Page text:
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gave great assistance on this occasion; yet in the confusion, besides what the fire destroyed, several of the royal pictures, and many other valuables, were either lost or stolen.
In the reign of George the First, the Banquettinghouse was converted into a chapel, and that monarch first granted a stipend of £30 yearly to twelve clergymen, six from each University, who officiate a month each, in due succession. It is now appropriated to the use of the Guards, and several of the Eagles and trophies taken from the French at Waterloo, during the war with Buonaparte, have been placed near the altar. Here, also, on every Maunday Thursday, the King's eleemosynary bonnty is distributed to poor and aged men and women.
In the annexed print, taken from the Parade within St. James's Park, are shewn the buildings of Whitehall, as they appeared about the year 1720, as well as the Horse Guards and Admiralty. Of the Gate-houses there delineated, the one with the dome-capped turrets stood at the north end of King-street, and was pulled down in 1723, in order to improve the road to the Parliament House. The other, called the Cockpit Gate, supposed to have been designed by Holbein, and which had been long used as the State Paper Office, was removed in 1750, to widen the street. It was built of stone, mingled with squared flints, and ornamented with busts in terra cotta, three of which, considered to be those of the Henries VII. and VIII., and Bishop Fisher, are now at a mansion called Hatfield Priory, near Witham, in Essex.
WESTMINSTER ABBEY.-MONUMENT OF LADY
This monument, the work of Roubiliac, and the last which he ever executed, except that of the great musician Handel, stands on the east side of St. Michael's Chapel, which originally formed a part of the North transept. Though generally called the Monument of Lady Nightingale, who was the daughter of Washington, Earl Ferrers, it records also the memory of her husband, Joseph Gascoigne Nightingale, Esq., and was erected in 1761, pursuant to the will of their son, Washington George Nightingale, Esq.: Lady Nightingale died in August, 1734, aged twenty-seven, and her husband, in July, 1752, aged fifty-six.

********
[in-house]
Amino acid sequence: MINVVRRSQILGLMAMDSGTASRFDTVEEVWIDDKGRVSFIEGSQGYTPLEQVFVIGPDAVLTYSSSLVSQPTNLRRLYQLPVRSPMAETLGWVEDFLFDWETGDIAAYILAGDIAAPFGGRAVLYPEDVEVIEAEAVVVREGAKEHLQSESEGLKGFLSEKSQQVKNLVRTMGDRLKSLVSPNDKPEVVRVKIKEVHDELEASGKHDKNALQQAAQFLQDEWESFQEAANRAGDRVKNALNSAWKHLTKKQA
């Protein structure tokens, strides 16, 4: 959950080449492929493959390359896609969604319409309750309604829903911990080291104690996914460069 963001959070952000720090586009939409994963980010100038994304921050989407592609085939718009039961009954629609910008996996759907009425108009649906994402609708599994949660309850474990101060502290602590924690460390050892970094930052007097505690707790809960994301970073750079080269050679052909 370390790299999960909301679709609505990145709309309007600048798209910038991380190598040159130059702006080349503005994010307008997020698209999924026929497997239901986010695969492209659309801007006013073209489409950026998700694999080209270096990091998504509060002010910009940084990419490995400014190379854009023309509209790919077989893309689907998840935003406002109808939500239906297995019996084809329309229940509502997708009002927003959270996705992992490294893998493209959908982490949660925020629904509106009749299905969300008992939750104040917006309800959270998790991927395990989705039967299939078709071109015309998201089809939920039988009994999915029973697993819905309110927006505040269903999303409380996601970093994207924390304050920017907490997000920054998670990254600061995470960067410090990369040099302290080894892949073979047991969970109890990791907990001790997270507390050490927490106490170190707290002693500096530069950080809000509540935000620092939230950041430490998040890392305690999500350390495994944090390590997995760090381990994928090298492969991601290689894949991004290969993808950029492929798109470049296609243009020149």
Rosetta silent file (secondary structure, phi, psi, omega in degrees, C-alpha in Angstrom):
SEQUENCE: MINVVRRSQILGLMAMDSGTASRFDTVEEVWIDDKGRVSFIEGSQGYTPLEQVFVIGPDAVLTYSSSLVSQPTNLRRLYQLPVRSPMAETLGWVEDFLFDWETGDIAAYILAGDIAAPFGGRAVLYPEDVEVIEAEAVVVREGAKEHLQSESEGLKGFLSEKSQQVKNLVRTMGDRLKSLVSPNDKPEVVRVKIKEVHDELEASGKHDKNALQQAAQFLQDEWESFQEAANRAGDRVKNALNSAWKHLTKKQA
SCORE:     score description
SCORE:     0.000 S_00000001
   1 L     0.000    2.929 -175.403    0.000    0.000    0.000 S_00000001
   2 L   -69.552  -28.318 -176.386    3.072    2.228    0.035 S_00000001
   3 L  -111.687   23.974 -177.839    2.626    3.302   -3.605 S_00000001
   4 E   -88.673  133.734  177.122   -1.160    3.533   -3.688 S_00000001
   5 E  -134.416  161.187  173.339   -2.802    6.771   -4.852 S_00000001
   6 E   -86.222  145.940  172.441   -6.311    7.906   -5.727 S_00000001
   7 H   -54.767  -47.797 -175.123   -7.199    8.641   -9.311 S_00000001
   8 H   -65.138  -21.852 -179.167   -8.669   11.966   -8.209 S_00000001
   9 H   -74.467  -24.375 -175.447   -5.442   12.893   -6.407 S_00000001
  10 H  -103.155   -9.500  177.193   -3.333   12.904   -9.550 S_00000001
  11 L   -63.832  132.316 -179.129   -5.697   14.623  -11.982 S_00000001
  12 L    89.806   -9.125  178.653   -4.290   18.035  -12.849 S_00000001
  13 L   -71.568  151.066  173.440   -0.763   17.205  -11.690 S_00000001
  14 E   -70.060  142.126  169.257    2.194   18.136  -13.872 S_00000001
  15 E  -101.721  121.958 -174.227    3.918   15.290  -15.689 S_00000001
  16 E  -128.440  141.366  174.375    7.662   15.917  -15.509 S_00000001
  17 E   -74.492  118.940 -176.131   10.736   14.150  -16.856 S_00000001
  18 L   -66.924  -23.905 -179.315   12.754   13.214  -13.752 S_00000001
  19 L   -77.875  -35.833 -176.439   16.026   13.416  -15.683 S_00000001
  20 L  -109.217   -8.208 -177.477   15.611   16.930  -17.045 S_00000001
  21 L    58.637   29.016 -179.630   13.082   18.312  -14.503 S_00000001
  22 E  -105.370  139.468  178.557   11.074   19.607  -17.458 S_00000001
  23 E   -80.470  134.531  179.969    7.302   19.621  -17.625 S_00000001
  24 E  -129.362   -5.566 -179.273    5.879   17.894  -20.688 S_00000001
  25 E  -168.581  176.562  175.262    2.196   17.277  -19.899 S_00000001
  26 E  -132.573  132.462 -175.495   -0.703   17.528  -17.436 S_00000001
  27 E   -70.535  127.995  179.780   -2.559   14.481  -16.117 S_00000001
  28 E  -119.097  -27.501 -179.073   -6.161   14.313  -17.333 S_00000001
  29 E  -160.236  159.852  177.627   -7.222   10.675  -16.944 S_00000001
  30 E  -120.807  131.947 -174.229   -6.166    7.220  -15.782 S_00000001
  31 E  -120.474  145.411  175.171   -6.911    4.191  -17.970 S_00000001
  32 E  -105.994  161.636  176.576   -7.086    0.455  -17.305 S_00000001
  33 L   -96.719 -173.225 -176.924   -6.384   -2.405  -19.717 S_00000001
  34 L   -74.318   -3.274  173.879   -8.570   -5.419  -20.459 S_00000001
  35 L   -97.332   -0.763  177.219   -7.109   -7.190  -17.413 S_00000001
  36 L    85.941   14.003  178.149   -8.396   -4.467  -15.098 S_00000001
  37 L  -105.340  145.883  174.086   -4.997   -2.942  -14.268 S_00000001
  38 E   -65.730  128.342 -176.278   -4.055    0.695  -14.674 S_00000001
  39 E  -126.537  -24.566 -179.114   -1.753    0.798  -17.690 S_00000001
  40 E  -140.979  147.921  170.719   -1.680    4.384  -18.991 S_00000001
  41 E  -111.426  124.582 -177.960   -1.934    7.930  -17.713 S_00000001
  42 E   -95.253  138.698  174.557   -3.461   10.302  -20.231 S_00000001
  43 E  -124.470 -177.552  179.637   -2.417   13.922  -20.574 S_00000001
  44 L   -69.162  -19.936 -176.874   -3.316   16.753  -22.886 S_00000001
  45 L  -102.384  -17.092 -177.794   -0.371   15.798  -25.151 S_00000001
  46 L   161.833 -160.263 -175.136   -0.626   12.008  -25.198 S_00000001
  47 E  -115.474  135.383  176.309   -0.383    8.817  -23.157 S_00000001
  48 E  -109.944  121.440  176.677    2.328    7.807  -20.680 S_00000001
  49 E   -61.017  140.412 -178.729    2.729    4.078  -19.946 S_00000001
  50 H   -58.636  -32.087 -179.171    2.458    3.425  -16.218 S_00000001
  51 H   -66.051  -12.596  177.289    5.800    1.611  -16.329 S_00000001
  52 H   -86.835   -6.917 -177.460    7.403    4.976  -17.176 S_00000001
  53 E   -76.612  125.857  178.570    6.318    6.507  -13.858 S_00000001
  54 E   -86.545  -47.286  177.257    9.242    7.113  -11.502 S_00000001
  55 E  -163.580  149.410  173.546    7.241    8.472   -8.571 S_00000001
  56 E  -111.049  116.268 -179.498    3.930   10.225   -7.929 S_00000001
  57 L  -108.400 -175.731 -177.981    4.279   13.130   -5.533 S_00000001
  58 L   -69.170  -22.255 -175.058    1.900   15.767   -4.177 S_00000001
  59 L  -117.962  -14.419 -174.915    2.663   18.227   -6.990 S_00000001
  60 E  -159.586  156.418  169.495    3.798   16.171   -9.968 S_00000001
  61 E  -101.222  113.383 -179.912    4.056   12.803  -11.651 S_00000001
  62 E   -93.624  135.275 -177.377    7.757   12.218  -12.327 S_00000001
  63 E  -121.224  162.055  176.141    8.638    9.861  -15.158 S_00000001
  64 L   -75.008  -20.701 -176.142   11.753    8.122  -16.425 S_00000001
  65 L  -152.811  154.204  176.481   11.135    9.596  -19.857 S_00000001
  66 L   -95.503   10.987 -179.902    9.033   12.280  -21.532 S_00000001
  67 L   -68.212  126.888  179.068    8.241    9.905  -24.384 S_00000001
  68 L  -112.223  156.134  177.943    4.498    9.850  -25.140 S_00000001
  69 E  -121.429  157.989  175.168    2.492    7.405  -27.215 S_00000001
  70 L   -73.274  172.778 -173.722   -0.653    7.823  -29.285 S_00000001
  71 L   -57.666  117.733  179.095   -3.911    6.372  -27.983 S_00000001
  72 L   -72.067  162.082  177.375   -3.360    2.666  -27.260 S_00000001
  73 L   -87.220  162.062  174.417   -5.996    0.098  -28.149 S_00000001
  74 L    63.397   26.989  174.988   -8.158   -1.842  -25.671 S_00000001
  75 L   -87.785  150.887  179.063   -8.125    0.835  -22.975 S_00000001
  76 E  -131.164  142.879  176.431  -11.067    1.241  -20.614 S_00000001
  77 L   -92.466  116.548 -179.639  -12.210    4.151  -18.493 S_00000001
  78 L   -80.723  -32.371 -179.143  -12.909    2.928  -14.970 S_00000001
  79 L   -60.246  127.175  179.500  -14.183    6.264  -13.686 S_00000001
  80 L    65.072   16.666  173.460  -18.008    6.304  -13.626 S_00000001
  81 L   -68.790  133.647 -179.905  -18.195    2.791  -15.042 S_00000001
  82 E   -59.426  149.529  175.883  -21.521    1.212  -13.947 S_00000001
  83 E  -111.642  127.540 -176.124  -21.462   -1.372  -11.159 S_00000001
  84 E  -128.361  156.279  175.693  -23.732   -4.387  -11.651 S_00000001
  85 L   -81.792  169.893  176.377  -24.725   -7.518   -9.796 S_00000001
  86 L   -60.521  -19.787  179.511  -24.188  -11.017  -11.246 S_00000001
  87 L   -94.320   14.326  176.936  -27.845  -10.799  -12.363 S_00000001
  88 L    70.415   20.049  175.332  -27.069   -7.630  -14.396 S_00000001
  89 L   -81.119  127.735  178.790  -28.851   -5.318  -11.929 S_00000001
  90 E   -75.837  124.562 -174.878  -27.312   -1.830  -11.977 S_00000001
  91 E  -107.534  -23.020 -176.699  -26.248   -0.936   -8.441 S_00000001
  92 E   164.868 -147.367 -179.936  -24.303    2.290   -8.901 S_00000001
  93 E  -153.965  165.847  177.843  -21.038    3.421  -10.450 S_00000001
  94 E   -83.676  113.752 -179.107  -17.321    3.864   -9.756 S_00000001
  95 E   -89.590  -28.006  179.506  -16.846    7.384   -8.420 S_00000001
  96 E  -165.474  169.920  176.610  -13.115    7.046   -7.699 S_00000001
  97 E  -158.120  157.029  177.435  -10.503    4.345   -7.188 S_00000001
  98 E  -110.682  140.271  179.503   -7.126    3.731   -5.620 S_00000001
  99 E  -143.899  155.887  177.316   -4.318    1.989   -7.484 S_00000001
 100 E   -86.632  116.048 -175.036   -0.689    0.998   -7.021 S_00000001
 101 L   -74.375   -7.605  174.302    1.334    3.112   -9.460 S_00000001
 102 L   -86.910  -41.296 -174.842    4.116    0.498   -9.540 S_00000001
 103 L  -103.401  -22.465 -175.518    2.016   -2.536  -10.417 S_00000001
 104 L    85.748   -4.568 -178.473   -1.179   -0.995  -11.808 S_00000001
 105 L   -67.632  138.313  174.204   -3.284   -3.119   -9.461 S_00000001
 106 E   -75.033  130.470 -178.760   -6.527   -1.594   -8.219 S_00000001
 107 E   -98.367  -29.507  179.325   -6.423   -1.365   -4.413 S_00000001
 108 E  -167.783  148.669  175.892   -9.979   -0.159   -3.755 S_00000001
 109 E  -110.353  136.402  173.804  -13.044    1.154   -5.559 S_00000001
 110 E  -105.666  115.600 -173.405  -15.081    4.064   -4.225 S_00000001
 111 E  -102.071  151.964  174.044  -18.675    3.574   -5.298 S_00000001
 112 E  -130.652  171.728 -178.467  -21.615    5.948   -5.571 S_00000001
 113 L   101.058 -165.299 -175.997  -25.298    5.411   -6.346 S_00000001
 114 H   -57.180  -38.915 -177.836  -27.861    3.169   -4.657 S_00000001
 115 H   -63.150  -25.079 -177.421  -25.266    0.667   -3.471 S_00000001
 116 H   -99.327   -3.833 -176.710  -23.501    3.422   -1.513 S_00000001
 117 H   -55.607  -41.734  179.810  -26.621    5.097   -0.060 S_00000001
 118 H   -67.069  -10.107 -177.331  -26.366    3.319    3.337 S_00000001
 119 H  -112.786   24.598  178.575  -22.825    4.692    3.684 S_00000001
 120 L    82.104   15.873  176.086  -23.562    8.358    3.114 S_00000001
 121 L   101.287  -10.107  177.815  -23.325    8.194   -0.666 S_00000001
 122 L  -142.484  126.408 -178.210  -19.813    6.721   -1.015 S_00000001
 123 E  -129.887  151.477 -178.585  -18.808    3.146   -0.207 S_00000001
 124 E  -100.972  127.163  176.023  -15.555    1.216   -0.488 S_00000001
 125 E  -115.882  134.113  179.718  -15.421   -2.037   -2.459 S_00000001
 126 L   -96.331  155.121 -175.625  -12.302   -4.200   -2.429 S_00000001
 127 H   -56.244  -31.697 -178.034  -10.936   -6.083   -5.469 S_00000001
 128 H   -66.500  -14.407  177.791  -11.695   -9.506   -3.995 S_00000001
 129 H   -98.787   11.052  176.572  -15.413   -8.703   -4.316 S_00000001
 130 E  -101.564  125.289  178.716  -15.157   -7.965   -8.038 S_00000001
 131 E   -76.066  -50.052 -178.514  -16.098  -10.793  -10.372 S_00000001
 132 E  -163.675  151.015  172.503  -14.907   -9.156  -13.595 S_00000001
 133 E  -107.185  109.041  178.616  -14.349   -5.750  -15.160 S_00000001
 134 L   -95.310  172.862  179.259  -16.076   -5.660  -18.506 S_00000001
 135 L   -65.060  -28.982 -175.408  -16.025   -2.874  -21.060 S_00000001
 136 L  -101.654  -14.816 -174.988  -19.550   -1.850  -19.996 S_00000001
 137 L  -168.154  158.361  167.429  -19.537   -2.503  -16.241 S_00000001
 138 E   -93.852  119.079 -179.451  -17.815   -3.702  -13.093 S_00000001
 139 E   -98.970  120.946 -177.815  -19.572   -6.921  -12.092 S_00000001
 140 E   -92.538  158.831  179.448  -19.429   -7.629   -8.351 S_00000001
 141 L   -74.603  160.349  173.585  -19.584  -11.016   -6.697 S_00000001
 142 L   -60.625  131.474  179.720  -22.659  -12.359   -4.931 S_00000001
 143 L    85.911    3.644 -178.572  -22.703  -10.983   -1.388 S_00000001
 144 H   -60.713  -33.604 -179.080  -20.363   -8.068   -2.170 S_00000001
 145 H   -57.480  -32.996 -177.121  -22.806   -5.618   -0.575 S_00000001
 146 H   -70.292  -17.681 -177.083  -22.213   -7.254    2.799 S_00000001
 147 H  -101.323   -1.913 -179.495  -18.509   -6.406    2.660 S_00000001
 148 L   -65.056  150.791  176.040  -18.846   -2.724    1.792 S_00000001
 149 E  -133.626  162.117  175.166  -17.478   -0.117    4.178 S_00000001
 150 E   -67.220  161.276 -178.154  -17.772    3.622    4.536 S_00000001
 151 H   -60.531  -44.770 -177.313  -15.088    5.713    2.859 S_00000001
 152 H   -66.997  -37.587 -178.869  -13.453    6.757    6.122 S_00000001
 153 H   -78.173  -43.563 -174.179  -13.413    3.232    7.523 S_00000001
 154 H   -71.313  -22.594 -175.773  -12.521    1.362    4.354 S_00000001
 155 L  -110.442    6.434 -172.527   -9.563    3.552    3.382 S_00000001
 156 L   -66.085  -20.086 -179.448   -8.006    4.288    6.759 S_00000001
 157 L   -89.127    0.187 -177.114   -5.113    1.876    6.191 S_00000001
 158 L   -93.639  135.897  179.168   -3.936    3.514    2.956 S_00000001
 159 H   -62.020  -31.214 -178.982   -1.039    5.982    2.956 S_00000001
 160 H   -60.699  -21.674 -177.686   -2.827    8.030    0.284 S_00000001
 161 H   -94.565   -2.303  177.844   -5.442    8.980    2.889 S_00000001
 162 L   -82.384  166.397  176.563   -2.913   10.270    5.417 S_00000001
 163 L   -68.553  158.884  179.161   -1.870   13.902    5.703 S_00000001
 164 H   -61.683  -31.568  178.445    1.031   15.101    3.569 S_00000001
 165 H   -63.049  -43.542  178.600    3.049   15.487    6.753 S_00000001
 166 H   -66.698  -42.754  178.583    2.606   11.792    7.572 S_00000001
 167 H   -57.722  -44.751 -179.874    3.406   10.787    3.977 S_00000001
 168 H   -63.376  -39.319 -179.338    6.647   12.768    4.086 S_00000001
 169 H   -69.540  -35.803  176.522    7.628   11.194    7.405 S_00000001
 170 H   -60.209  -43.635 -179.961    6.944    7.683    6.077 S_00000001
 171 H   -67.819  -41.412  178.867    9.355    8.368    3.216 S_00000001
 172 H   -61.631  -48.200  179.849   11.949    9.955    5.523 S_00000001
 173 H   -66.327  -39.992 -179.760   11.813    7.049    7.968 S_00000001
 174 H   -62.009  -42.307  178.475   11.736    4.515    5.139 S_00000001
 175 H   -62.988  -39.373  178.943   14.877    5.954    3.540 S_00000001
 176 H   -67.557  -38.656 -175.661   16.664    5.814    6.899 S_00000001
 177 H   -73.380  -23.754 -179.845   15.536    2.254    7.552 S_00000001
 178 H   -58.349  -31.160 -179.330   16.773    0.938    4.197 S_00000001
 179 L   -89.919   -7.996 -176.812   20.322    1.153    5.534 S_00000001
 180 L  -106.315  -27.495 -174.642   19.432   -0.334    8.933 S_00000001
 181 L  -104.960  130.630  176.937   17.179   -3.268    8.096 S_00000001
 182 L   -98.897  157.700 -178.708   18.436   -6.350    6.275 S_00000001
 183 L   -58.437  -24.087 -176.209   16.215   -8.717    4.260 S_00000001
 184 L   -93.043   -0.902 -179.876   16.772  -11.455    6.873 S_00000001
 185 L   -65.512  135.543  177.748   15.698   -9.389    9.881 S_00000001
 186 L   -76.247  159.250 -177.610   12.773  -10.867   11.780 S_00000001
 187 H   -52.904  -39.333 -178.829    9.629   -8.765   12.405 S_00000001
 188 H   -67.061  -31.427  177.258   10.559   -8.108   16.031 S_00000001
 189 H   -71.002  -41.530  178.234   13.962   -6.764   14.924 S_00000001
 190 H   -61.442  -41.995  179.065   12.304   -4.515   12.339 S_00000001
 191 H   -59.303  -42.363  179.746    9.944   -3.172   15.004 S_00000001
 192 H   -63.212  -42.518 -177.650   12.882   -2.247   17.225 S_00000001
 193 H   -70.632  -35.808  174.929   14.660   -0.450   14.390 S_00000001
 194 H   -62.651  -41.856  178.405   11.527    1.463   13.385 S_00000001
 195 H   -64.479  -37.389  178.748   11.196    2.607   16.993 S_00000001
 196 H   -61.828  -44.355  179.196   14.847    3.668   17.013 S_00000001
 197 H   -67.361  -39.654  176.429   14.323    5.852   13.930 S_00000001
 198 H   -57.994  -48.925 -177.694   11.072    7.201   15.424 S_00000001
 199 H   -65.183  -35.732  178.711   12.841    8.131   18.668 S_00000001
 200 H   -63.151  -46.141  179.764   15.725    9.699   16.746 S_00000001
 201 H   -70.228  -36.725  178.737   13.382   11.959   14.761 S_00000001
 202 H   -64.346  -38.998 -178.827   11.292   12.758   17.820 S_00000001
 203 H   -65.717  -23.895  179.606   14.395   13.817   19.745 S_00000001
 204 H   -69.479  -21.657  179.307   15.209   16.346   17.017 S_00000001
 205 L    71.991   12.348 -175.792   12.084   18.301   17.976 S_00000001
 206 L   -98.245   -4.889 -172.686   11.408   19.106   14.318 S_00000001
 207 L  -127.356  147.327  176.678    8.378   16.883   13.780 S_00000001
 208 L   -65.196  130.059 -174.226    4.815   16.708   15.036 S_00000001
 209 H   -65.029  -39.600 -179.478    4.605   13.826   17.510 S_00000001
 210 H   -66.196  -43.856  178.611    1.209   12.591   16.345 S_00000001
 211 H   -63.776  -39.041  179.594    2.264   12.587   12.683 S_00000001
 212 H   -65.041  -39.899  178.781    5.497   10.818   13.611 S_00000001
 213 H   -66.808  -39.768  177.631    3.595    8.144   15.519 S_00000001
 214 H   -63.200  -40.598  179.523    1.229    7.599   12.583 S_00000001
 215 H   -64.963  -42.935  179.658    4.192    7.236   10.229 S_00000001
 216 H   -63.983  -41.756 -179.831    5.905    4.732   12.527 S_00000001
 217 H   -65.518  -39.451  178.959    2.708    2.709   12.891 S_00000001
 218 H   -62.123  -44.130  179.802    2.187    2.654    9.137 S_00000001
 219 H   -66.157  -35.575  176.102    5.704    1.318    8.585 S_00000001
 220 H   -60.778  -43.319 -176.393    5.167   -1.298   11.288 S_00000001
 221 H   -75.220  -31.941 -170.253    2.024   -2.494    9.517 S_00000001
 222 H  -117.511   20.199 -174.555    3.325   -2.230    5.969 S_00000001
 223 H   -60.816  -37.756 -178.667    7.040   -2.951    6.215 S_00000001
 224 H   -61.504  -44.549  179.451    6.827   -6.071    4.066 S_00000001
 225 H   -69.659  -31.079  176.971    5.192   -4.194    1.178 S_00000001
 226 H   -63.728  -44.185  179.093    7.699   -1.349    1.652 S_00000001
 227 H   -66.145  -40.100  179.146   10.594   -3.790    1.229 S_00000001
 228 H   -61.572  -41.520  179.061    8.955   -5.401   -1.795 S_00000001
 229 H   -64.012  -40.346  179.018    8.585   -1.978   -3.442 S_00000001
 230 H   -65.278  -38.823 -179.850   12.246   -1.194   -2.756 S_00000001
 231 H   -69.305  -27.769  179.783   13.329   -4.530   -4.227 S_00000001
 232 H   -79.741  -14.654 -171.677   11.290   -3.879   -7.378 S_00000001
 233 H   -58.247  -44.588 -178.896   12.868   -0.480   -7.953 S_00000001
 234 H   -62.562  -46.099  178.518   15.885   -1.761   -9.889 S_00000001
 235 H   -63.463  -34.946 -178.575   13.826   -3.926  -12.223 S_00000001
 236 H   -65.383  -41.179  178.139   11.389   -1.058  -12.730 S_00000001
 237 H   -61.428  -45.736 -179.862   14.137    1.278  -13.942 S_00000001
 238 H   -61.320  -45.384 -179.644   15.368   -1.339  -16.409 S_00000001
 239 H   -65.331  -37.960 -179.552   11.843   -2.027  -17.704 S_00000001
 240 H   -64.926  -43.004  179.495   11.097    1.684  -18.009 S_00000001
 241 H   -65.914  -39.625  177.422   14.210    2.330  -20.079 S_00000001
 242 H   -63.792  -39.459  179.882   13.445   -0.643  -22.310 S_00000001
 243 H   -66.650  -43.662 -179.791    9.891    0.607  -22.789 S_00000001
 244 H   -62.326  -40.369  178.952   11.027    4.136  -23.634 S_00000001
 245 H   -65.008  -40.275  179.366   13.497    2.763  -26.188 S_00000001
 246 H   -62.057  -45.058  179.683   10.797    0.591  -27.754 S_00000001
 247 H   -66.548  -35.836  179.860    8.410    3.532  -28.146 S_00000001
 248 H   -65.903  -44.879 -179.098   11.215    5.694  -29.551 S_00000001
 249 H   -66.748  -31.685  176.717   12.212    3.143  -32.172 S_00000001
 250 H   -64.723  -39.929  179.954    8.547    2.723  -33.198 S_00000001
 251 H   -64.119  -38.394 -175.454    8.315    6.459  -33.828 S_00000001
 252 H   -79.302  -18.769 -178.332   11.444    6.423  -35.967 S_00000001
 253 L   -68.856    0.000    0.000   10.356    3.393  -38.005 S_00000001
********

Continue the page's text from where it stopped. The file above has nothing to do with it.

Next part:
The sentiments excited by this production, which ranks with the choicest specimens of sculpture, either of ancient or modern times, are fraught with associations of the deepest interest. It principally consists of three figures, in statuary marble; namely, a group of Lady Nightingale and her Husband, and a personification of the ideal • grim monster,' Death. The latter is represented as a complete skeleton, in shroud-like habiliments, bursting hideous from his darksome cavern, (which forms the base of the monument,) and raising his fatal dart to pierce the bosom of the lady, who appears sinking to the grave in the final stage of sickness and debility. With mingled horror and dismay, her husband, rushing forward, extends his right arm to repel the threatening shaft; whilst, with his
left, he fondly clasps to his breast the dying female, whose languid helplessness, and utter destitution of strength, beautifully contrasts with the attitude and muscular exertion of her affectionate partner, thus vainly endeavouring to protect her from Death's unerring aim. Admitting the propriety of the design, in giving a visible presence to the grisly King of Terrors, the expression and pathos displayed in this composition are of the very highest character. The impatience of Death to secure bis prey is forcibly marked by the distorted attitude in which he rushes from his sepulchral cave at the base of the tomb, and grasps his destructive dart; yet the truth and correctness of the anatomy, and the vast animation which the Sculptor's talents has bestowed on this wonderful arrangement of • unhearsed' bones, cannot be too highly praised: the difficult task of giving stability to such a figure is accomplished by the judicious cast and disposition of the drapery. Every sympathetic feeling of the mind and heart is awakened by the contemplation of this extraordinary performance; and a throb of real anguish fills the breast, on viewing the alarmed countenance of the afflicted husband, thus striving, ineffectually, to shield his beloved wife from the blow which consigns her an early victim to the gloomy mansions of the dead. It is almost impossible to speak of such a masterly work without a degree of admiration bordering on enthusiasm; yet, even the language of enthusiasm itself would hardly be too energetic to do justice to its merits. The genius that could conceive, and the